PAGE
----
This is one of the most predictable health insurance stories we’ve seen so far in 2008:
A report from the Center on Budget and Policy Priorities, a nonprofit policy research group in Washington, D.C., concluded that Cover Florida, a health plan recently implemented to provide coverage to some of Florida’s 3.7 million uninsured, is not likely to succeed …
Why was the failure of Cover Florida inevitable? Because it avoided the tough questions. Like so many political creations, it tried to please everybody. It tried to reduce the number of uninsured without spending any real money, imposing any rules – or goring anyone’s ox.
Here’s a simple rule of thumb: If the private sector could solve the problem of the uninsured on its own it would have done so already. It didn’t need Gov. Charlie Crist or the Florida Legislature to encourage it.
Cover Florida attempted to incubate inexpensive insurance plans that low-income Floridians could buy for $150 a month and up. But economics is, in its own way, as inelastic as physics. A plan that costs that little, and that receives no government subsidies, simply can’t provide very much coverage.
Besides, $1800 per year is a lot of money to lower-income people – more, in fact, that they can afford. Most uninsured Floridians are in lower income brackets, and people in these brackets are rational economic actors like everyone else. To the extent that they’re aware of Cover Florida, they’ll look at the premiums and find them unacceptably high. Or if they get past that, they’ll look at the out-of-pocket costs and see that this plan won’t protect them from the risk of financial catastrophe …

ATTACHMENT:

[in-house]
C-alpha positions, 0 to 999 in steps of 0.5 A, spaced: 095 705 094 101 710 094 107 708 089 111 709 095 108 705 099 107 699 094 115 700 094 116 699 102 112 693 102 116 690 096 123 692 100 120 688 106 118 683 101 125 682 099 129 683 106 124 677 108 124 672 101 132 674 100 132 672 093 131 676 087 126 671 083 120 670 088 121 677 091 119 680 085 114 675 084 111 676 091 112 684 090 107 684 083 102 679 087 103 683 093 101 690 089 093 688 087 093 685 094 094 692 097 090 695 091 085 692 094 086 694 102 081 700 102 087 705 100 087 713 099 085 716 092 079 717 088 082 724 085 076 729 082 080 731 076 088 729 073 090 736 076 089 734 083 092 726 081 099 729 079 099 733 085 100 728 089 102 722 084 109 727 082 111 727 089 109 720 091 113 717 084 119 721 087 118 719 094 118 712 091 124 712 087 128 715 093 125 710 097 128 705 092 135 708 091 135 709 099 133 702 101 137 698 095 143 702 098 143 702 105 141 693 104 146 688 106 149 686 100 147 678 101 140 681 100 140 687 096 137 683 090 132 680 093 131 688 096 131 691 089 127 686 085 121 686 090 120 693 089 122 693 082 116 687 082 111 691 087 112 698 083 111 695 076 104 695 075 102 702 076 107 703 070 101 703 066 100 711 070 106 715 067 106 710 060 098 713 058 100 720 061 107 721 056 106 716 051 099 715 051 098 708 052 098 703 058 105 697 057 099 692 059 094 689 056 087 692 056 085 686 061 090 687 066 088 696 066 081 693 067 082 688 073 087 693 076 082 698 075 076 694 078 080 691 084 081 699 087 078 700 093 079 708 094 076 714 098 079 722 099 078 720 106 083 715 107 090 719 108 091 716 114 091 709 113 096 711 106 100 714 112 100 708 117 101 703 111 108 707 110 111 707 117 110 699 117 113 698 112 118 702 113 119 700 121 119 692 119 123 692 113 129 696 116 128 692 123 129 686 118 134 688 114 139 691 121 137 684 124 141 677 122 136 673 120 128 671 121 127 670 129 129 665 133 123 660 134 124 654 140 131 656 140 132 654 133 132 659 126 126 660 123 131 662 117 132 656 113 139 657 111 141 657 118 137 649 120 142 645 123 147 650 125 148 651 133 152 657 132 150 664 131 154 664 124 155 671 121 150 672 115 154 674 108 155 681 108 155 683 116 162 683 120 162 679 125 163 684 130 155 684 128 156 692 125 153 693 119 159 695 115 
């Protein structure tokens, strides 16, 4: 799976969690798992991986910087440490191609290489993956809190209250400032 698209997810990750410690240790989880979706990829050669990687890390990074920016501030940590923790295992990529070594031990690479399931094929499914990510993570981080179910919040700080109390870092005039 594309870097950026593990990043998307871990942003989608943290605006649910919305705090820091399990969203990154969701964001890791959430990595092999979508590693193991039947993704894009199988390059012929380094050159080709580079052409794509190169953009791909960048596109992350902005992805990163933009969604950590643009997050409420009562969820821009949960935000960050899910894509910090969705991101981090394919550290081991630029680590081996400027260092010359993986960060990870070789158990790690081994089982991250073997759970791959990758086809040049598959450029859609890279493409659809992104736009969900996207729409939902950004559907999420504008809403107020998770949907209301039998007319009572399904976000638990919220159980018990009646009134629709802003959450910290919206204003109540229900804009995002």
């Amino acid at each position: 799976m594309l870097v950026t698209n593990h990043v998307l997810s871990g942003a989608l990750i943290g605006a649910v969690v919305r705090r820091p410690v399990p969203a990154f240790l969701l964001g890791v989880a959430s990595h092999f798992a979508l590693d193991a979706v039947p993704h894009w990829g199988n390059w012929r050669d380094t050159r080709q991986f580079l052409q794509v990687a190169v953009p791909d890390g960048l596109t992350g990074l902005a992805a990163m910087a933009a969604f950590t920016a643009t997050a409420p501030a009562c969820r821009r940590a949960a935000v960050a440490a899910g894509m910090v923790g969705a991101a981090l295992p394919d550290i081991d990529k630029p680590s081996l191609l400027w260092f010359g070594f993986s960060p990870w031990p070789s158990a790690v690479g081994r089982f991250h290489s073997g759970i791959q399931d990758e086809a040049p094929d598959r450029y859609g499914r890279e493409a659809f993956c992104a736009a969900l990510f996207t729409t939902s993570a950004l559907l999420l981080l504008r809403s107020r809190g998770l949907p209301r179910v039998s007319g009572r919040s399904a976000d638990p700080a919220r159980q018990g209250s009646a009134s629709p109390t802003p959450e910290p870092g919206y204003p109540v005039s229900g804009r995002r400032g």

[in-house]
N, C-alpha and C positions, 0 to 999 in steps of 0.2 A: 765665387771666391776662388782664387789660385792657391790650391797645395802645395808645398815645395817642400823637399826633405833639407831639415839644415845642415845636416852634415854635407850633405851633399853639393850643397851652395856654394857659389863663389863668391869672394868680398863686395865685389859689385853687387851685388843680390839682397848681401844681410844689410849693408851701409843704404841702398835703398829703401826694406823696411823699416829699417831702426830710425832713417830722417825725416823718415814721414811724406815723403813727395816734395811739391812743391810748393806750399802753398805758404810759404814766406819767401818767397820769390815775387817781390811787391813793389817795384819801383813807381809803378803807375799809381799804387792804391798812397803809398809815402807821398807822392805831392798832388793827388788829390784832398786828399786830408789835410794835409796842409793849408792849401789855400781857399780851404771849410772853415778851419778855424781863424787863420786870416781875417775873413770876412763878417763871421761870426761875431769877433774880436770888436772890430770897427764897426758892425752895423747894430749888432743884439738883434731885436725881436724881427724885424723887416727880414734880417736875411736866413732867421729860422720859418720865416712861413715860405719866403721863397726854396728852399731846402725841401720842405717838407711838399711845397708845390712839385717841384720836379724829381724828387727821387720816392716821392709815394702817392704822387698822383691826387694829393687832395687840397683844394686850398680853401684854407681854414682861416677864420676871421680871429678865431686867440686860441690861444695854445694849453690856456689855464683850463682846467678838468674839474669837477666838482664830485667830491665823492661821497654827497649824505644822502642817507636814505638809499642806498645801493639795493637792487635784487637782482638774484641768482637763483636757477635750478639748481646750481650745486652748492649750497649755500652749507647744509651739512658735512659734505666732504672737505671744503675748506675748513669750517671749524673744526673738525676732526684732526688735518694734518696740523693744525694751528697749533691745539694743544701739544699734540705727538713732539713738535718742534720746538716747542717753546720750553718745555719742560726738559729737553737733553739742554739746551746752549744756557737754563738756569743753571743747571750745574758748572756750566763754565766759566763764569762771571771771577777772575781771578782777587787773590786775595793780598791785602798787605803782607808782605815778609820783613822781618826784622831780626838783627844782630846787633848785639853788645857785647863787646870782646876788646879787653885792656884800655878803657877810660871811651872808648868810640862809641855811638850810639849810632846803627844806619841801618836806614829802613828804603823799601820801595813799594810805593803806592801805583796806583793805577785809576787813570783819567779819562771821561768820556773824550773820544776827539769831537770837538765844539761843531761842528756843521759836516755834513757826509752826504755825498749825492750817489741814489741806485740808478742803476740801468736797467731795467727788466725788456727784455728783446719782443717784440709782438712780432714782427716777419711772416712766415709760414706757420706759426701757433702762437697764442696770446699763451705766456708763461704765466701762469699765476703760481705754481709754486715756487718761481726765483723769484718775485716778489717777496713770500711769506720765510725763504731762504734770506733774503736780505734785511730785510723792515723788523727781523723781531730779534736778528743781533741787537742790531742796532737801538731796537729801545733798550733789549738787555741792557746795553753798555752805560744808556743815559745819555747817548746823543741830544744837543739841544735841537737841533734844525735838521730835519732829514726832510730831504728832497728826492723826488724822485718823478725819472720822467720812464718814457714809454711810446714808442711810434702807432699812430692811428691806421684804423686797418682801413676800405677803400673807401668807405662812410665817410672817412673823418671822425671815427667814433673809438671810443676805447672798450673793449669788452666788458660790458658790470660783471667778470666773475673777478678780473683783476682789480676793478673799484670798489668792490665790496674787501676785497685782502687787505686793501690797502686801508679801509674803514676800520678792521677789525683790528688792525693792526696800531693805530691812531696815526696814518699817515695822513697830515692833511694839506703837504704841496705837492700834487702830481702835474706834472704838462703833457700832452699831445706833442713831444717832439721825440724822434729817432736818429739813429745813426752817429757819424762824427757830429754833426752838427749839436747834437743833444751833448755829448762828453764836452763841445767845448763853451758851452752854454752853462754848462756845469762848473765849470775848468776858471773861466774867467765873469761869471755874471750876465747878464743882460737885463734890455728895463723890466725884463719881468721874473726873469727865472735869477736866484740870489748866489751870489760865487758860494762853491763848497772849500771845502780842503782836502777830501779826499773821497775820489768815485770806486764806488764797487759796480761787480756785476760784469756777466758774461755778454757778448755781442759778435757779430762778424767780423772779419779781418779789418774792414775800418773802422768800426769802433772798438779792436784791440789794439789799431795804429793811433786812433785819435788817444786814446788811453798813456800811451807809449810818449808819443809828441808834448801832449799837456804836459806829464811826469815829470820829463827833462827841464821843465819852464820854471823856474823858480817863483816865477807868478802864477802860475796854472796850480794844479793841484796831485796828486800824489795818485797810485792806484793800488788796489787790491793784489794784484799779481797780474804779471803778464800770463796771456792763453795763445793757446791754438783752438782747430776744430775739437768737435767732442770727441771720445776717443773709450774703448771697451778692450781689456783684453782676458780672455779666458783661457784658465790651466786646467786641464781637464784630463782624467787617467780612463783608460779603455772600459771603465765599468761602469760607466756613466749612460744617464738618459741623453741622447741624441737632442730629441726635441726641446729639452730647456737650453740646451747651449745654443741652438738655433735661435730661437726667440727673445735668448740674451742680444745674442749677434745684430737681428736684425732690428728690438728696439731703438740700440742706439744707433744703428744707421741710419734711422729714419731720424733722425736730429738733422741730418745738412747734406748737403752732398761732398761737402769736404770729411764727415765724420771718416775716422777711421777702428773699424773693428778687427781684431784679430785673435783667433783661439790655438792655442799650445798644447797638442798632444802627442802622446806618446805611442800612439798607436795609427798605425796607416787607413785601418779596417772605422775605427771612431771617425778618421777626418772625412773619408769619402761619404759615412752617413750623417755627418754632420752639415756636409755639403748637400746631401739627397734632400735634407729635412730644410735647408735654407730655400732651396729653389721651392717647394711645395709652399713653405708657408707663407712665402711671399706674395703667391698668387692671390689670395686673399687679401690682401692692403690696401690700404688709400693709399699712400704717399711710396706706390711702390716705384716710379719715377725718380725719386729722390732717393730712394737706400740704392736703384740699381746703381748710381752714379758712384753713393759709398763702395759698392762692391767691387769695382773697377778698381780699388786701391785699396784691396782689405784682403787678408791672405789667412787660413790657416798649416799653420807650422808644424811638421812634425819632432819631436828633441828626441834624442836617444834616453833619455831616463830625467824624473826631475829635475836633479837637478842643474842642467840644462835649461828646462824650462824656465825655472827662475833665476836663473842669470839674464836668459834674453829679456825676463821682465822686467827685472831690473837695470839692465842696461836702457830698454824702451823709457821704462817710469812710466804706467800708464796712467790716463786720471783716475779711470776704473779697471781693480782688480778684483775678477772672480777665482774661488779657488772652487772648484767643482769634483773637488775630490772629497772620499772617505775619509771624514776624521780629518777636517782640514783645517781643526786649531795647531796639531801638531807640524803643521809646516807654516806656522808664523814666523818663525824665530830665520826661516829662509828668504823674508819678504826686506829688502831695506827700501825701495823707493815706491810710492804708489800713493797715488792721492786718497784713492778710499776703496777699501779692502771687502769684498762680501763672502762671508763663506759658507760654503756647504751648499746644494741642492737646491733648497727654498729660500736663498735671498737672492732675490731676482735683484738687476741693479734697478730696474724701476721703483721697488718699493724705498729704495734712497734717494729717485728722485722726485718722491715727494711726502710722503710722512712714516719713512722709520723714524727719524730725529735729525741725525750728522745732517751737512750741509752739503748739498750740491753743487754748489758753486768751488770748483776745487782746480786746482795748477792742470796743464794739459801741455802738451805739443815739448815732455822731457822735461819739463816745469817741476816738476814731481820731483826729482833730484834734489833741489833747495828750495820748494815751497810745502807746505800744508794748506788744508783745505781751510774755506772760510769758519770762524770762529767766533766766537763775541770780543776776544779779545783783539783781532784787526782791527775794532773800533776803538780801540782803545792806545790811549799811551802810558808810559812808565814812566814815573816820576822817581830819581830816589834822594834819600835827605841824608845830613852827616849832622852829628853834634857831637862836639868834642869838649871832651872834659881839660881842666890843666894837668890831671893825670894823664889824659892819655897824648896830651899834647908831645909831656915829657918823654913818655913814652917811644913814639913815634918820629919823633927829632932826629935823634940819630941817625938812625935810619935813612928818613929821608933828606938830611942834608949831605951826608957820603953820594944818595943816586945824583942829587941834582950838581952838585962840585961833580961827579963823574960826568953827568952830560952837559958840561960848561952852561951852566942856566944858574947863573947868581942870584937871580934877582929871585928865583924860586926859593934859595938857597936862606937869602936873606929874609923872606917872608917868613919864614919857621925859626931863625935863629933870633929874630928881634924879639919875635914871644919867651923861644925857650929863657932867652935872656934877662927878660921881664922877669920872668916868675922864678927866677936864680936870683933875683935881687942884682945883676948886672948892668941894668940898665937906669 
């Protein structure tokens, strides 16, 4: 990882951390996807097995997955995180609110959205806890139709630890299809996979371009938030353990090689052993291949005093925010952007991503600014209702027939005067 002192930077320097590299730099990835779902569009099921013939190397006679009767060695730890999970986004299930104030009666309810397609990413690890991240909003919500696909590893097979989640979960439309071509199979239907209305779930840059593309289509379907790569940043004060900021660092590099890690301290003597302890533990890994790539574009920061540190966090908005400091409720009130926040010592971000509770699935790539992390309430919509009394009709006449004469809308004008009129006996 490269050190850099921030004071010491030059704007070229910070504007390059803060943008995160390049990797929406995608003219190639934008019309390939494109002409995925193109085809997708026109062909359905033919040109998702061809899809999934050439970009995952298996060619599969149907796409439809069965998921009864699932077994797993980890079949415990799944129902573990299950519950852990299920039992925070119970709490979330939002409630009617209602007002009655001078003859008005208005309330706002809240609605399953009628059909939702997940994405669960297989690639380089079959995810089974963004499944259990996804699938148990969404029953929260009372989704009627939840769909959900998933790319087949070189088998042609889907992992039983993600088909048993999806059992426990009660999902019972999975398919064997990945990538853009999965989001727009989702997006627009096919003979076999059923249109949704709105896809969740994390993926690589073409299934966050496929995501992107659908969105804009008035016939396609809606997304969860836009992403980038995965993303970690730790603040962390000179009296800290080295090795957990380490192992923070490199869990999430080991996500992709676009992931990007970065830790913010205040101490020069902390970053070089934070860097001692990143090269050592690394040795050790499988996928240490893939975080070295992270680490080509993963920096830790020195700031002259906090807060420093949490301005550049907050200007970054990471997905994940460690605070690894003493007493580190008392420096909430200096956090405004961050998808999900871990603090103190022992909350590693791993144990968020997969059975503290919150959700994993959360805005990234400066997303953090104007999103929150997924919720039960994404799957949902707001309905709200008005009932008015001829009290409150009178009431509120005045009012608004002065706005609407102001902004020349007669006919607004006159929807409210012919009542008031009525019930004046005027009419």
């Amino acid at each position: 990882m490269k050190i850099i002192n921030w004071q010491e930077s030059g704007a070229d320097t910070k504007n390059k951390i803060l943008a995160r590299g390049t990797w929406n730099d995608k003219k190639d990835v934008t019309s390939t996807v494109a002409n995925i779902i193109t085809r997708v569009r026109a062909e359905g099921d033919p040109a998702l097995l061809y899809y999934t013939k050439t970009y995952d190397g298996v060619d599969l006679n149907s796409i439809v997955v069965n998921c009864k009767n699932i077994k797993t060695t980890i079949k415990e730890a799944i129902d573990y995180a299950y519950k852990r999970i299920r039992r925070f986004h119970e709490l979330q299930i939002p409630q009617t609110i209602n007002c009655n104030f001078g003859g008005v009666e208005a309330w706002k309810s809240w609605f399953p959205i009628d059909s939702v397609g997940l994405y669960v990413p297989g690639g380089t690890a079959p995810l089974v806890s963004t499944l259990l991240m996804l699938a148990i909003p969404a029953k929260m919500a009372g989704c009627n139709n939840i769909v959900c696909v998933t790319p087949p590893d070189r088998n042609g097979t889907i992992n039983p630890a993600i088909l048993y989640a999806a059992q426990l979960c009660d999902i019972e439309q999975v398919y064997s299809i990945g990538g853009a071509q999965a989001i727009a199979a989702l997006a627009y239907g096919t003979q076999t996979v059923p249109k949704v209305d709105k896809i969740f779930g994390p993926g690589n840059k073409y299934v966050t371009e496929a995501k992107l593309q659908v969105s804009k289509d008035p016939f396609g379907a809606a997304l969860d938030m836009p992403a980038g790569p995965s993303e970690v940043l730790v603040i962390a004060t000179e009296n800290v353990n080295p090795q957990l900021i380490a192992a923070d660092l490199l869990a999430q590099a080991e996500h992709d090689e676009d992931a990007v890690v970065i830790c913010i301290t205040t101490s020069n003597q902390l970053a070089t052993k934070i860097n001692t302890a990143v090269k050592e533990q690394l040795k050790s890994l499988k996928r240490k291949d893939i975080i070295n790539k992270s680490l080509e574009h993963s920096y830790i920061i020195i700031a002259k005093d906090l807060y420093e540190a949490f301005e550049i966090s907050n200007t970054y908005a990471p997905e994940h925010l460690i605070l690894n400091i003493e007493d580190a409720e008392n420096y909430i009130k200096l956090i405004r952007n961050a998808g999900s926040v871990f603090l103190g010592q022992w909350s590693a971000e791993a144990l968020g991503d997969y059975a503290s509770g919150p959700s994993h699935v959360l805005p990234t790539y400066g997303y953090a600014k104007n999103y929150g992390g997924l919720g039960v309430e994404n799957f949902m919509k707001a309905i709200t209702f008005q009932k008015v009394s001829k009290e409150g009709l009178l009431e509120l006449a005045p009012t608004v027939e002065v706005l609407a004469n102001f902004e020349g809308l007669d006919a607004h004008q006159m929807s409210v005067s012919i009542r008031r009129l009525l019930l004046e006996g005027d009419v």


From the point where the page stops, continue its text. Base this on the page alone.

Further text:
… which is, after all, the original concept behind the invention of “insurance.”
Here’s the bottom line: There was no way Cover Florida could provide a meaningful cost/benefit choice for uninsured Floridians. Not without introducing something new into the equation: new revenue sources, new processes … new something. And any plan like this will have low participation, which means adverse selection.
Gov. Crist made sweeping claims for Cover Florida: “Competitive negotiations” would produce “an affordable, quality insurance product for Florida’s uninsured citizens.” They would have “a robust set of benefits” with “no mandates for participation and no tax dollars.”
Sounds too good to be true … and it was. A similar program called Health Flex had already failed in Florida, which raises this new initiative to the old definition of insanity as “doing the same thing over and over and expecting a different result.”
The problem of the uninsured will never be solved by “press-release policymaking.” There are more than 40 million uninsured Americans, and sometimes it seems as if politicians have uttered a buzzword for every single one of them.
I’ll close with a defense of people I’ve disagreed with over the years: Those of us who are health policy wonks have had more than our share of internecine battles. I may think the folks at the Cato Institute are unrealistic about the free market, or that too many Democrats turned “shared responsibility” into an onerous burden for the working poor, or that some single-payer advocates are so inflexible it becomes counterproductive. And they may all think far worse of me (if they think of me at all.)
But these sorts of policy debates need to happen if meaningful change is ever going to take place. Everybody I’ve just named is willing to look past the bromides and feel-good cliches in order to fight the difficult fights. They’re all willing to confront tough issues and struggle with hard choices in order to come up with real solutions.
I’ll take that over political happy-talk any day.